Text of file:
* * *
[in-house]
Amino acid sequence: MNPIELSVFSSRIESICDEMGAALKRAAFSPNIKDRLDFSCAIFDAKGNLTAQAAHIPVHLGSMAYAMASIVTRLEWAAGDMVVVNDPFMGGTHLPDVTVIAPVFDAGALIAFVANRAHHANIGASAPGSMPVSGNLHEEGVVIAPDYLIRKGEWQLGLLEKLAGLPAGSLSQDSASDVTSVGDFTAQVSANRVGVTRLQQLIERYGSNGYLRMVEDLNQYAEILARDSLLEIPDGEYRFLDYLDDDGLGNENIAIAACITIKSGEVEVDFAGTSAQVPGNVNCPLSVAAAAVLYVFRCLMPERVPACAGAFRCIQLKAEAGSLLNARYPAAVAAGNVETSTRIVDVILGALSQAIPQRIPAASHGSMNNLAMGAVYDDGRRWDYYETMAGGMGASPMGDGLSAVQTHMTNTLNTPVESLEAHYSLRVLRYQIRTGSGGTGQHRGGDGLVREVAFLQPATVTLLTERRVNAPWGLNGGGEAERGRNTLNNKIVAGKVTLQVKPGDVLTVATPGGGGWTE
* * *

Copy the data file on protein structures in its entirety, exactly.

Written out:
[in-house]
Amino acid sequence: MNPIELSVFSSRIESICDEMGAALKRAAFSPNIKDRLDFSCAIFDAKGNLTAQAAHIPVHLGSMAYAMASIVTRLEWAAGDMVVVNDPFMGGTHLPDVTVIAPVFDAGALIAFVANRAHHANIGASAPGSMPVSGNLHEEGVVIAPDYLIRKGEWQLGLLEKLAGLPAGSLSQDSASDVTSVGDFTAQVSANRVGVTRLQQLIERYGSNGYLRMVEDLNQYAEILARDSLLEIPDGEYRFLDYLDDDGLGNENIAIAACITIKSGEVEVDFAGTSAQVPGNVNCPLSVAAAAVLYVFRCLMPERVPACAGAFRCIQLKAEAGSLLNARYPAAVAAGNVETSTRIVDVILGALSQAIPQRIPAASHGSMNNLAMGAVYDDGRRWDYYETMAGGMGASPMGDGLSAVQTHMTNTLNTPVESLEAHYSLRVLRYQIRTGSGGTGQHRGGDGLVREVAFLQPATVTLLTERRVNAPWGLNGGGEAERGRNTLNNKIVAGKVTLQVKPGDVLTVATPGGGGWTE